Author Topic: Beneficial Insects  (Read 257 times)

Millet

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Beneficial Insects
« on: May 18, 2021, 04:50:05 PM »
Beneficial insects were a lot more visible prior to the discovery of citrus greening disease than they are today, due to spraying. Research studies found that beneficial insects knocked down 80% to 90% of the Asian citrus psyllid population.

Yorgos

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Re: Beneficial Insects
« Reply #1 on: May 19, 2021, 02:47:46 PM »
How many psyllids does it take to infect a tree with HLB?  One bite from 1 psyllid? Or does it take numerous psyllids to infect a tree?
Near NRG Stadium, Houston Texas. USDA zone 9a

Millet

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Re: Beneficial Insects
« Reply #2 on: May 19, 2021, 06:19:38 PM »
Yprgos,  I don't know the answer to your question.  I want to say that I am not against spraying.  I have never seen any information published concerning the tree damage from HLB between organic growers, and conventional growers.  It would be interesting. 

lebmung

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Re: Beneficial Insects
« Reply #3 on: May 20, 2021, 06:31:50 AM »
It could be a reason, overuse of pesticides. Aslo areas with hot summers have less of a problem.
Quote
higher temperatures of 104 F and 114 F, the survival rates decrease by 95 percent and 100 percent

Probably that's why Mediterranean countries are not so infected like Florida. Dry summers with 105 during the day kills the Psyllid.

 

CarolinaZone

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Re: Beneficial Insects
« Reply #4 on: May 22, 2021, 09:14:58 AM »
How many psyllids does it take to infect a tree with HLB?  One bite from 1 psyllid? Or does it take numerous psyllids to infect a tree?
Ok, so what are the beneficial insects? Are they available for purchase?

Millet

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Re: Beneficial Insects
« Reply #5 on: May 22, 2021, 11:31:53 AM »
Preserving Beneficial Insects
May 18, 2021Biologicals, HLB Management

beneficial insects
Green lacewing
Beneficial insects could be a citrus grower’s best friend. In a time when producers are applying insecticides to control the Asian citrus psyllid, the vector of citrus greening disease, it’s important to preserve the psyllids’ natural enemies, like lady beetles and lacewings.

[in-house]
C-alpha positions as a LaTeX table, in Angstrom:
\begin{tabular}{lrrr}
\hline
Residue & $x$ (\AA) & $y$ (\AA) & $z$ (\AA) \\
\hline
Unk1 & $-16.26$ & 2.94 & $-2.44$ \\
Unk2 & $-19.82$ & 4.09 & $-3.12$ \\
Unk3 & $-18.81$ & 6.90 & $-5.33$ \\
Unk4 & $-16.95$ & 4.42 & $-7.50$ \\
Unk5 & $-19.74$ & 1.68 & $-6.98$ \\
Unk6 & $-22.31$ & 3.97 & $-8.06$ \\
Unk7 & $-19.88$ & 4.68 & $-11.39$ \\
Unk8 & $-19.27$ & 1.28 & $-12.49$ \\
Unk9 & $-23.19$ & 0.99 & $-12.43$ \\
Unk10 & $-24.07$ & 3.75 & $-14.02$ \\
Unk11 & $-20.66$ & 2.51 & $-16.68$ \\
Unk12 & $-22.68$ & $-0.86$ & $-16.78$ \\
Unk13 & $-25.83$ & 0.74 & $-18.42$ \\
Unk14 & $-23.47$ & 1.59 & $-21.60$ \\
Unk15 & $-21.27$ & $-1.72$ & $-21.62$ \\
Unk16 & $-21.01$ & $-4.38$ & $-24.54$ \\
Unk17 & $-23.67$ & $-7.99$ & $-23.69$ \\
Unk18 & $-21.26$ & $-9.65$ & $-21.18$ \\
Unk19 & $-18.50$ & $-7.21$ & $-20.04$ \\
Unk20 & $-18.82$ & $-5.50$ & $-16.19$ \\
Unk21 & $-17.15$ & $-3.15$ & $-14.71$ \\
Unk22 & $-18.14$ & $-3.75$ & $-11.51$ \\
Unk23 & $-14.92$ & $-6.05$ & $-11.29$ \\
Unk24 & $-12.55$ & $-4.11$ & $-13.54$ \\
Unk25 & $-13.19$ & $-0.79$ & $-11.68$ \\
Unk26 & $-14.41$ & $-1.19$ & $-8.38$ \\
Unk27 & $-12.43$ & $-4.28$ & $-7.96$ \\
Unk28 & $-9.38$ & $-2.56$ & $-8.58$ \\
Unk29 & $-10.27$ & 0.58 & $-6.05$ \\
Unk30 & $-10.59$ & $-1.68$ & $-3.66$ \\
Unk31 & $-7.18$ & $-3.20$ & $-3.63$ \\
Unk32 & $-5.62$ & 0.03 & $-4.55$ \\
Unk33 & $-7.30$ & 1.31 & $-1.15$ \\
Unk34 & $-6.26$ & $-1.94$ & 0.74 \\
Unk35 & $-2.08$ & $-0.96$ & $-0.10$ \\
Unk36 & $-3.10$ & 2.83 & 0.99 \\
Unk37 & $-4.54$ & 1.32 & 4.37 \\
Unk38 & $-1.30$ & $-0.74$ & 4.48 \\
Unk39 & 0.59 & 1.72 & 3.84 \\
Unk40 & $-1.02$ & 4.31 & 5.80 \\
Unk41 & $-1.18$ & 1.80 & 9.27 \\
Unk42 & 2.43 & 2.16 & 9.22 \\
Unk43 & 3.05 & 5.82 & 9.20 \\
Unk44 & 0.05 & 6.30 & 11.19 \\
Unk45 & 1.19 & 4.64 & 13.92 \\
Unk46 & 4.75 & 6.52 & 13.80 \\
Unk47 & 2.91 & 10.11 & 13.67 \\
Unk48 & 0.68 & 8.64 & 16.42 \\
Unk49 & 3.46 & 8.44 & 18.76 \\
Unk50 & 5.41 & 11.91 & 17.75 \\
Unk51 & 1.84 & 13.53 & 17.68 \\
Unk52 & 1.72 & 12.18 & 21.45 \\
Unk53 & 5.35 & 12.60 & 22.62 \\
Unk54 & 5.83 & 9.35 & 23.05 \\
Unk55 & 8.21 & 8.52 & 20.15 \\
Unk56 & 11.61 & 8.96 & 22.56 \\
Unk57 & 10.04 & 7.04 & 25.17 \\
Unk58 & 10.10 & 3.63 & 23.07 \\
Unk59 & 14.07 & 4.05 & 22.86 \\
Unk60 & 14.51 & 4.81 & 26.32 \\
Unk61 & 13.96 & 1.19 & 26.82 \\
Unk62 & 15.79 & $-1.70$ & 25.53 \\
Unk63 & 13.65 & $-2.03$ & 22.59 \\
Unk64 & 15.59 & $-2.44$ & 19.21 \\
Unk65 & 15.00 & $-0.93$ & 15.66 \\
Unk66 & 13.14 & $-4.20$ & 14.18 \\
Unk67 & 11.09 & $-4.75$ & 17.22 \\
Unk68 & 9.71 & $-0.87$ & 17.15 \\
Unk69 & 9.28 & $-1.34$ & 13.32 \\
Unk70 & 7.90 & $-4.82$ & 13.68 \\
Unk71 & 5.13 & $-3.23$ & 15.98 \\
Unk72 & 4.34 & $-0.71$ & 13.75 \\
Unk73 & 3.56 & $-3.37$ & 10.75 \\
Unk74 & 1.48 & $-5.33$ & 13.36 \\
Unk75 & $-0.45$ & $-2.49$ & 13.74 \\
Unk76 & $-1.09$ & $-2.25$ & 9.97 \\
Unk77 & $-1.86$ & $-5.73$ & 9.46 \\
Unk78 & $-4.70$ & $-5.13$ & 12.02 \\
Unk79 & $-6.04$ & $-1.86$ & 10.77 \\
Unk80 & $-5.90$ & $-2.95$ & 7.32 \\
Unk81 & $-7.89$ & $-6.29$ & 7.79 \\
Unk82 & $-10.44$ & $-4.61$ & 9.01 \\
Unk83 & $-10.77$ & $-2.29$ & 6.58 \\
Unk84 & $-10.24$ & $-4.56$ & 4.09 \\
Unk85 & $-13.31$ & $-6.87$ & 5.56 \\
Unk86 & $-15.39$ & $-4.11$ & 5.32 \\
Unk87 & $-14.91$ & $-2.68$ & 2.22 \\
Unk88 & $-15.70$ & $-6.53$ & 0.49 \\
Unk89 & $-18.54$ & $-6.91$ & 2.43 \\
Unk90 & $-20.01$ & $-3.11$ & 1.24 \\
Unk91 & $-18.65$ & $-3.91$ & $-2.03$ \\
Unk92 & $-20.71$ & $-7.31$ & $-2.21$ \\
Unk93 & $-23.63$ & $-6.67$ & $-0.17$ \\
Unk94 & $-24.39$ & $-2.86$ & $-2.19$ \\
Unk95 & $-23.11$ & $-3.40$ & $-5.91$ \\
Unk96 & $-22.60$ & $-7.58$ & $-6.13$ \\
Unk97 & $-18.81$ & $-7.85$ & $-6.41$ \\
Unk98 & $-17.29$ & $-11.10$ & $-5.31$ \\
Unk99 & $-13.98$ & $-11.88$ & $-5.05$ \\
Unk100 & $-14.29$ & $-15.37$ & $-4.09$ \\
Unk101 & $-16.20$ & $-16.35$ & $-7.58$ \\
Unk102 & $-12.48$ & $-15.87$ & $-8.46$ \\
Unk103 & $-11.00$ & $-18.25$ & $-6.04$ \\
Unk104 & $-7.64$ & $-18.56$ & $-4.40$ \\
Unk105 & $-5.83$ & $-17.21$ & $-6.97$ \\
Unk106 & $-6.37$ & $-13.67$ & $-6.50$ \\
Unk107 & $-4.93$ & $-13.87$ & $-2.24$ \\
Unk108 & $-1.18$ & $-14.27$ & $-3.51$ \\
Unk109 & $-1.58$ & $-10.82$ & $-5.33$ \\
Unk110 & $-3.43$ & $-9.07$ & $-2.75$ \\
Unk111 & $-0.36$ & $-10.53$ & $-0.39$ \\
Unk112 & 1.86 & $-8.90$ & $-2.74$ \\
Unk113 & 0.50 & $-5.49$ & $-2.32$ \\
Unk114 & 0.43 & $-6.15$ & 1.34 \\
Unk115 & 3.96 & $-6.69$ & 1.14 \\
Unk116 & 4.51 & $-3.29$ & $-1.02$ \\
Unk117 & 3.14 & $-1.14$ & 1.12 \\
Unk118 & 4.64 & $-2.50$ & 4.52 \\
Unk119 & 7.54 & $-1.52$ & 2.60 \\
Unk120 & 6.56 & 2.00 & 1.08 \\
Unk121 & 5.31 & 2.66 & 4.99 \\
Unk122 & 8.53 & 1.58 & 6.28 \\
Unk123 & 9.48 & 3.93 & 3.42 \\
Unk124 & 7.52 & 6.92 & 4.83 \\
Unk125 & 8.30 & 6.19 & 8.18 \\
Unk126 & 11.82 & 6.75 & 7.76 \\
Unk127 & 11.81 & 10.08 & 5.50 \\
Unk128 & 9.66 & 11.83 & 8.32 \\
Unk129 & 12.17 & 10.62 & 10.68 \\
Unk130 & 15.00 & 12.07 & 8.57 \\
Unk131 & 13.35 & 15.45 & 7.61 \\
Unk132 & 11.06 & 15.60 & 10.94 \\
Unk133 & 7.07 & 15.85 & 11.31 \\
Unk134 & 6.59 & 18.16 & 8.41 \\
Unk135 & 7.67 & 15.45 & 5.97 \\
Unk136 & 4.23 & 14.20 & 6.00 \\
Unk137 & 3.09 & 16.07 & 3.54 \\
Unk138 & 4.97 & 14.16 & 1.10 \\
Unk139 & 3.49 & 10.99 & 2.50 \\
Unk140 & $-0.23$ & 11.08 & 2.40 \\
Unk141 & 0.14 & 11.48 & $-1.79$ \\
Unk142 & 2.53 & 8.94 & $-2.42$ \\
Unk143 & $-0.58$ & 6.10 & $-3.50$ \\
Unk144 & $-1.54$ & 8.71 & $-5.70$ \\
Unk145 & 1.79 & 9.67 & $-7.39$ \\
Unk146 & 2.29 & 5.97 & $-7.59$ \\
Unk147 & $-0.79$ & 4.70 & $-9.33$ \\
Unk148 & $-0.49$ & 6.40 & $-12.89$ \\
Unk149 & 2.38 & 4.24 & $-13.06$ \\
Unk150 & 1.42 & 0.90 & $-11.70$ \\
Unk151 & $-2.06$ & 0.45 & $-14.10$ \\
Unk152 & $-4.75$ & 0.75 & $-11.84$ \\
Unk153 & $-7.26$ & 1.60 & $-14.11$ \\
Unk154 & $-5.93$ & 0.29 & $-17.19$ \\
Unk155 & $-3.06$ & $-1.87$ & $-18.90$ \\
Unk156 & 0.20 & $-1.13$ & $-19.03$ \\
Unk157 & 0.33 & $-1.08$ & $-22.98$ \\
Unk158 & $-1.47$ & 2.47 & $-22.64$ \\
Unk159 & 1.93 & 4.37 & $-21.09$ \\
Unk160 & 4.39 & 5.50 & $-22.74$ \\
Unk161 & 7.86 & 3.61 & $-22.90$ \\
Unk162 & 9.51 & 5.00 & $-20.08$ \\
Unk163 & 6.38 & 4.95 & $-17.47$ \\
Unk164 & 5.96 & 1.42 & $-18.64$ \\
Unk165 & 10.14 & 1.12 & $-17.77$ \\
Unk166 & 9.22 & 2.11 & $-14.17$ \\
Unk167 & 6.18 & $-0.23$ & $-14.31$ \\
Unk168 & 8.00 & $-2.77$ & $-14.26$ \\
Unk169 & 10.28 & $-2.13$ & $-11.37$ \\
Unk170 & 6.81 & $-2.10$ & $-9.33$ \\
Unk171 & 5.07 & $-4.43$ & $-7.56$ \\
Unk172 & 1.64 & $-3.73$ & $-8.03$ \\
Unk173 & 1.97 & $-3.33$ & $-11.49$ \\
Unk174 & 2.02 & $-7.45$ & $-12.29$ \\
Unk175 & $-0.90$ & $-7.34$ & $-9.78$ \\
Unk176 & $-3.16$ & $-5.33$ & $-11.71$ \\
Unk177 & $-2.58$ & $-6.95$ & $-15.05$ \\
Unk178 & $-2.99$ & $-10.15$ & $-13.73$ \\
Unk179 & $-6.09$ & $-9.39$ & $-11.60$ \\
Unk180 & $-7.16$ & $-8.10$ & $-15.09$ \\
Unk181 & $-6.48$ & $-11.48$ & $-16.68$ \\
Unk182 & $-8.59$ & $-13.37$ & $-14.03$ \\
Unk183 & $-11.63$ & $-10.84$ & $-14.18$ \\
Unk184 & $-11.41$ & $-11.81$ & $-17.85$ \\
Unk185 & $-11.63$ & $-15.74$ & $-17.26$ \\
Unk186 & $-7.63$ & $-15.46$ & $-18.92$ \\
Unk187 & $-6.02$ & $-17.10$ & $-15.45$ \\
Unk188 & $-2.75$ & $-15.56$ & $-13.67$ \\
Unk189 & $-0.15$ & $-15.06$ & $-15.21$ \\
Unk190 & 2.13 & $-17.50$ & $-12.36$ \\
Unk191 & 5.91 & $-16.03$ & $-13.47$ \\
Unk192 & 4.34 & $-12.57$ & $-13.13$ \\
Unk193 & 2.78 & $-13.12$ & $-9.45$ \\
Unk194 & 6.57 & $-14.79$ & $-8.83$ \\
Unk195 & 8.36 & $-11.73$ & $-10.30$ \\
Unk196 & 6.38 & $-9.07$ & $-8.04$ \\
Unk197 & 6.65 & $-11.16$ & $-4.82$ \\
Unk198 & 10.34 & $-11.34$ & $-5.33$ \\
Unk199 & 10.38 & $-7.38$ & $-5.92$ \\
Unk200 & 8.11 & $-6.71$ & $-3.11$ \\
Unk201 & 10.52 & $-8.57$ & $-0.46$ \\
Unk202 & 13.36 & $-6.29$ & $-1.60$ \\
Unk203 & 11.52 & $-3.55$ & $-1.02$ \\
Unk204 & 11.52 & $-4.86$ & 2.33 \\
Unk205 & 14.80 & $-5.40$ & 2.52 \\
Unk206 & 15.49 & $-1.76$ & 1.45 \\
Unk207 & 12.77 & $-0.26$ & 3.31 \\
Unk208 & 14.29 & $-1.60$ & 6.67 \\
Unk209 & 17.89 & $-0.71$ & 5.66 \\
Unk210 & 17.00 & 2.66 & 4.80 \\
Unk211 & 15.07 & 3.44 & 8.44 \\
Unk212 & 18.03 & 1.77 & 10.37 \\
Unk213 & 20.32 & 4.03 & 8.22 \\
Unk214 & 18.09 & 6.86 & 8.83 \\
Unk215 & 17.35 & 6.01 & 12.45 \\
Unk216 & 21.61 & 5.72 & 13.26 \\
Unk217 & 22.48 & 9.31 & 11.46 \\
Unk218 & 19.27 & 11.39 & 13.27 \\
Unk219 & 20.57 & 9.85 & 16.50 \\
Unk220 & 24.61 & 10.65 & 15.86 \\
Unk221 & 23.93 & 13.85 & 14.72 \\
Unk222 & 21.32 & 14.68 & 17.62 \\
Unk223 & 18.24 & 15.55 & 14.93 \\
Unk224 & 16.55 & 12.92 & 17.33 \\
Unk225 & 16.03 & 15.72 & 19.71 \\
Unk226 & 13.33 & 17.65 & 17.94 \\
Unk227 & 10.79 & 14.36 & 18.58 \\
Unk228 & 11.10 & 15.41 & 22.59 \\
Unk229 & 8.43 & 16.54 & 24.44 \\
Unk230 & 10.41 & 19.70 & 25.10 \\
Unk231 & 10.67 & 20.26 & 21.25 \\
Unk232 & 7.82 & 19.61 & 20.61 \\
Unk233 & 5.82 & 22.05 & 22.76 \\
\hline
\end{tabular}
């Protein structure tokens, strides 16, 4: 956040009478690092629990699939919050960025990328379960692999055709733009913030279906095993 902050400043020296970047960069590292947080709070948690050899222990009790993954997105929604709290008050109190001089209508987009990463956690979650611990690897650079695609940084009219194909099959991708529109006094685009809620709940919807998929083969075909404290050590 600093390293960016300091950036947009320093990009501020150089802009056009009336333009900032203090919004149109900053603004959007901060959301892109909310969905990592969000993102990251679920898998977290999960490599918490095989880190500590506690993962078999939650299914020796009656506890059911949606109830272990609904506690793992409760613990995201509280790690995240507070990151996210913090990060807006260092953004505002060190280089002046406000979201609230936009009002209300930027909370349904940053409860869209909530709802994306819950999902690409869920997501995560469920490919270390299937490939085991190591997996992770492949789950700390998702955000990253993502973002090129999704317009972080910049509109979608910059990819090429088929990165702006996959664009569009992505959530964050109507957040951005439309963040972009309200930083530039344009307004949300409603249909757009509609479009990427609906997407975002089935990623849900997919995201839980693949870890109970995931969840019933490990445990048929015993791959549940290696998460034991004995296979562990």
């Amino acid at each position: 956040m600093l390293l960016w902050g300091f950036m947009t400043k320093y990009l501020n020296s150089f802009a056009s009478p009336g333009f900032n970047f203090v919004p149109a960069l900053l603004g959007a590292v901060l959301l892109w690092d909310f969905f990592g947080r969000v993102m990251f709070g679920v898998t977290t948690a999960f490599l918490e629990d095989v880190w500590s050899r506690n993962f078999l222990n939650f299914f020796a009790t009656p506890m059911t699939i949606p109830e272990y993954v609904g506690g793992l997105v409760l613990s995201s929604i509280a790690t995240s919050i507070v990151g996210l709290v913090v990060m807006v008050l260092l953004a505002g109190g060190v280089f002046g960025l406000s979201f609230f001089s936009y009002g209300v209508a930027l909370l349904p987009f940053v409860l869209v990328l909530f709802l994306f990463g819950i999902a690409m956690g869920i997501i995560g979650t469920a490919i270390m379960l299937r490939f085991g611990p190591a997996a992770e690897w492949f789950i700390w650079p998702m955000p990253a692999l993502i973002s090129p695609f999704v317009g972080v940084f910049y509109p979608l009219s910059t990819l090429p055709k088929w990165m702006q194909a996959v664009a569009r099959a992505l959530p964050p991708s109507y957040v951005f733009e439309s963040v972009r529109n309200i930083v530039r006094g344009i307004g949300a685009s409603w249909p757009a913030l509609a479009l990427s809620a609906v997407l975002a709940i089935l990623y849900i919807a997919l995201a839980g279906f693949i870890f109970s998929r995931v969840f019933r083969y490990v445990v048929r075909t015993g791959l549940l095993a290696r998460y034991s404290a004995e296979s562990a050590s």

Jawwad Qureshi, University of Florida entomologist, implores growers to scout their groves periodically to see what insects are present.

“If they know what’s there, then they can strategize their spraying. If they go out there and see a lot of lady beetles or a lot of lacewings, then they can think, maybe I should wait a little, or if I have to spray, maybe I should look into the Citrus Production Guide and see which pesticides are relatively less toxic so I can use one of those rather than using something that’s really harsh,” Qureshi says.

Qureshi is not suggesting growers stop spraying. But they need to evaluate the situation and see what insects are present. They need to conserve and preserve those resources.

“Let’s say you have a good population of lady beetles and you go and knock them down. That means you’ve killed many of those adults that were going to produce the eggs and babies that were going to be useful, not only for you, but for the neighbors and other crops as well,” he adds.

Beneficial insects were a lot more visible prior to the discovery of citrus greening disease than they are today. Qureshi said research studies found that beneficial insects knocked down 80% to 90% of the Asian citrus psyllid population.

“Several years ago, before this greening disease was found in Florida, we relied heavily on biologicals in the citrus system. There were a lot of lady beetles, lacewings and other beneficial predators that were feeding on the psyllid,” Qureshi says. He notes that sprays used for greening have significantly impacted the populations of beneficial insects.
« Last Edit: May 22, 2021, 11:35:15 AM by Millet »

CarolinaZone

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Re: Beneficial Insects
« Reply #6 on: May 22, 2021, 04:23:37 PM »
Thanks.